The finished product, with a price of $17.50, is very much an historical society cookbook. Complementing recipes are historical abstracts about Waynesboro landmarks, as well as photos and occasional notes explaining the genesis of some dishes.
In organizing the book, Andrea Struble and the committee cast a wide net by inviting not only Waynesboro-area residents but well-known chefs and restaurants to contribute recipes for regional favorites.
Schmankerl Stube, the Hagerstown restaurant specializing in Bavarian food, is represented.
So is Michael Mahr, executive chef at the Clarion Hotel and Conference Center in Shepherdstown, W.Va.
"I think we thought we'd get 200, 250 (recipes)," Thompson says. "But they just kept coming and coming."
The coup came with responses from the Pennsylvania Governor's mansion and the White House. First Lady Laura Bush supplied the guacamole recipe that leads off the cookbook and a main dish featuring a cornucopia of vegetables called Farmer's Market.
Former Gov. Tom Ridge, now U.S. director of homeland security, sent along a mushroom soup recipe that is a staple of the Ridge family Thanksgiving, along with an explanation of the tradition.
Struble says compiling personal anecdotes added to the experience of fashioning the book, particularly when she recalls one conversation with a gentleman who had a recipe to share but did not have it written down.
"He said no one ever wrote it down," Struble says. "And now it is. In a way, the book preserves a couple of oral traditions that were written down."
There was one hold-out: Paul Newman, whose Newman's Own company did not respond to the committee's queries.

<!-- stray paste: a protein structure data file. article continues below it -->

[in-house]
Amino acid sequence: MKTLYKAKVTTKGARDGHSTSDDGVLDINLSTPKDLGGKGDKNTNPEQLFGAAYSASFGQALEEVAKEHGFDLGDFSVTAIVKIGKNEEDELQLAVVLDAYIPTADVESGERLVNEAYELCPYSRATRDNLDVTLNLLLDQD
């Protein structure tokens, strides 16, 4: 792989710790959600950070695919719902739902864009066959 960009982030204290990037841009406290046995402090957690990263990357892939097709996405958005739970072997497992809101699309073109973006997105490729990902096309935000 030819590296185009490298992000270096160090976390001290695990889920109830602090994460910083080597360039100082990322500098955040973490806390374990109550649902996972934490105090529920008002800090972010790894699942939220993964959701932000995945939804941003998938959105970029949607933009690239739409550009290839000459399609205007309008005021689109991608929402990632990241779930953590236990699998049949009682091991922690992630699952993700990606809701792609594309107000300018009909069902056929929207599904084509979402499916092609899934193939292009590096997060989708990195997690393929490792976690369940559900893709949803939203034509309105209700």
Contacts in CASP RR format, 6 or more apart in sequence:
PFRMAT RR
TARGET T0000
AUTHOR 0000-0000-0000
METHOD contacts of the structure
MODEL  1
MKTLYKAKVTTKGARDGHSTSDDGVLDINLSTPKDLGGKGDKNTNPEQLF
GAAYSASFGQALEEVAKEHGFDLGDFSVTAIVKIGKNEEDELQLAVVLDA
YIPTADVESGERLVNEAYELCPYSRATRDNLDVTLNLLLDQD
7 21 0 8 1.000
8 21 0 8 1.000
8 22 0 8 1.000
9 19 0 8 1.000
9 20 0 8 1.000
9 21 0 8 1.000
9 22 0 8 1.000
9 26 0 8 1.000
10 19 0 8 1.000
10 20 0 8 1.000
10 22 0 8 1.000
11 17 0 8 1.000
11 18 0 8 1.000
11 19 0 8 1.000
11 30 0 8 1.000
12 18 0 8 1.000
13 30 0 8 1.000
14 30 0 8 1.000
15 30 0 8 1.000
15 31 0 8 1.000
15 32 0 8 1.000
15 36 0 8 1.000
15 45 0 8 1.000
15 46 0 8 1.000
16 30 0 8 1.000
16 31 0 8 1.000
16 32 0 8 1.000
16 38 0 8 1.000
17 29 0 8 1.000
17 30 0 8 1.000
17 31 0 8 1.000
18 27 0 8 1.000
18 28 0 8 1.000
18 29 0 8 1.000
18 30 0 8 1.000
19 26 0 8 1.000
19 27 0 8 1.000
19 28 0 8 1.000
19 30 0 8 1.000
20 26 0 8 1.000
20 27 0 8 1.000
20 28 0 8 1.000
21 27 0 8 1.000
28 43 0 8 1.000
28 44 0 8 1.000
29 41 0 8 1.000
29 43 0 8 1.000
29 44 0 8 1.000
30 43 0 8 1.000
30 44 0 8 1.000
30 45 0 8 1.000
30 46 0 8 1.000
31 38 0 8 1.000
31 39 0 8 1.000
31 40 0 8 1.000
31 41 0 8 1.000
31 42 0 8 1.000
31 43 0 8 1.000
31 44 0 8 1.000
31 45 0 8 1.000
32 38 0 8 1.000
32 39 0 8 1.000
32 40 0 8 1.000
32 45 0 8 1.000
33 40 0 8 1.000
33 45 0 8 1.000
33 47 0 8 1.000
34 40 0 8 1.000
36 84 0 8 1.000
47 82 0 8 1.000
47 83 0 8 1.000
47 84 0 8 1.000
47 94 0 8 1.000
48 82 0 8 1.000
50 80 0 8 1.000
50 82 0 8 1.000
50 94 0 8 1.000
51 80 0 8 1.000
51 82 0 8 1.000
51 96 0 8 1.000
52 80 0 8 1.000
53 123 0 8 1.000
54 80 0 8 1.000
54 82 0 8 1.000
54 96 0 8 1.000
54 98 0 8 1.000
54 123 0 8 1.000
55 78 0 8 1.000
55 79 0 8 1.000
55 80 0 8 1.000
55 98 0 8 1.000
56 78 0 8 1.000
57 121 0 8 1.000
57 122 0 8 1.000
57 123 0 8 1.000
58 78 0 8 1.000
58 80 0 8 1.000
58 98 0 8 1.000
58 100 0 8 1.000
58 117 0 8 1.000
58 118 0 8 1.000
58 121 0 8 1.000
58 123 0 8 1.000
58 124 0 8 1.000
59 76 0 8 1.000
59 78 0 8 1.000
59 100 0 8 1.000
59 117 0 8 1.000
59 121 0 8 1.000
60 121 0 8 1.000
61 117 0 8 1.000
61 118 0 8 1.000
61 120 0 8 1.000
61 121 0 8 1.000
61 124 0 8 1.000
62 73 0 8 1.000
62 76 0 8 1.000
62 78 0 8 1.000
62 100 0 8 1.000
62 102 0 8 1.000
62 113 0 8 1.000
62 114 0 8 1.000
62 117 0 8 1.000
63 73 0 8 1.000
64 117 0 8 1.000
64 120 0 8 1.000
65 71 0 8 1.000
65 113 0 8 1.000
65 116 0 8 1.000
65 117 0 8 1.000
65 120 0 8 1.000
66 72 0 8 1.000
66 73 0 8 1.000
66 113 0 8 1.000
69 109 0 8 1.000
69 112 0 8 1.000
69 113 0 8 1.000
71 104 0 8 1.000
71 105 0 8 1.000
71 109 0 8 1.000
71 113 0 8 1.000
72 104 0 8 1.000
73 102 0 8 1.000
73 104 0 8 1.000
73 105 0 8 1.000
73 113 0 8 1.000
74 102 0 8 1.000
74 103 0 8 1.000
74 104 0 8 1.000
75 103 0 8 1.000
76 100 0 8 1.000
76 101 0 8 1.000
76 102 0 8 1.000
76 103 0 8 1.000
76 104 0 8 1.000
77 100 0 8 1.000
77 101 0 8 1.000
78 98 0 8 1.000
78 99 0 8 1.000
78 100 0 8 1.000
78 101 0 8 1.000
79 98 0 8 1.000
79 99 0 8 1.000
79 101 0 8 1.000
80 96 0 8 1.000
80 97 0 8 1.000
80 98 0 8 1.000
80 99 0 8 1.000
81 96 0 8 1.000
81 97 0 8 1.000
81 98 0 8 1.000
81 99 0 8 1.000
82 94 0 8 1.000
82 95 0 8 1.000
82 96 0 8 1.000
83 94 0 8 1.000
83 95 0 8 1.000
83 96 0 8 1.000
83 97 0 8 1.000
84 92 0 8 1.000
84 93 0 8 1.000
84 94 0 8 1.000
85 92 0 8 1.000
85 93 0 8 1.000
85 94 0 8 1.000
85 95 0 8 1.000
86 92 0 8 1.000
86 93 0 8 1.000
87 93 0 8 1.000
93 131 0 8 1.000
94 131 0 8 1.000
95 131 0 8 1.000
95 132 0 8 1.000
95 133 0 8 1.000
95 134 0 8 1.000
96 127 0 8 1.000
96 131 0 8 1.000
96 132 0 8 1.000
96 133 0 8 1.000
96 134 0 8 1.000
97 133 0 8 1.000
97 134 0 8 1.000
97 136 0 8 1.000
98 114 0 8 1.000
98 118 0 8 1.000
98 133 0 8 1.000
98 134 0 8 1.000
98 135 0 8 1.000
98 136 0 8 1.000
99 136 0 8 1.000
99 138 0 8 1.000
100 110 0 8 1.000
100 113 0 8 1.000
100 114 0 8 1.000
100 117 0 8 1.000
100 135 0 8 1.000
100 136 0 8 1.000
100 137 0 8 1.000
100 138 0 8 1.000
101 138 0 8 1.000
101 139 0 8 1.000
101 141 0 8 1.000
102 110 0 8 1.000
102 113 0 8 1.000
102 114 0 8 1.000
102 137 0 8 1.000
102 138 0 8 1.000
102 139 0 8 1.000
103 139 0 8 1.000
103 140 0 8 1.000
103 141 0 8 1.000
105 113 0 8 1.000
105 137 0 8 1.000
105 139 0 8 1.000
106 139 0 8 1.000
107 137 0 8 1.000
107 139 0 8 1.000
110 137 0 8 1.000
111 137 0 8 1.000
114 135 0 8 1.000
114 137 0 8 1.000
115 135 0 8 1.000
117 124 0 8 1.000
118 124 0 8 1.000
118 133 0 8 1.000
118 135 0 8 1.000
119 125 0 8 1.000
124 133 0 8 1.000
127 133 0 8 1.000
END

But Waynesboro Country Club chef Phil Cordell submitted four recipes, from hot crab dip to zucchini bread.
As much as he helped fill its pages, he says the book is just as helpful for him.
"It's nice that the local people can contribute and then see the recipes that other people are doing in the area," he says. "I think it opens up variety for people. People have traditions in their family and it's nice to see what different families and different backgrounds bring to others. I can see what someone else is doing, little variations, and can try something different."
Residents were asked to send up to five recipes, which were then assembled by category. Some sent dishes that came from mothers, aunts, brothers or sisters, and one recipe was submitted from Rome - a carbonara sent by a friend of Struble's sister.
Out of an initial order of 500 cookbooks, more than half have been sold. Struble and Thompson say it is gratifying to see people rallying around a book that is functional and raises funds for the historical society.
"It's not just recipes," Thompson says. "We wanted people to use it, but how many cookbooks do you sit and read the little tidbits?"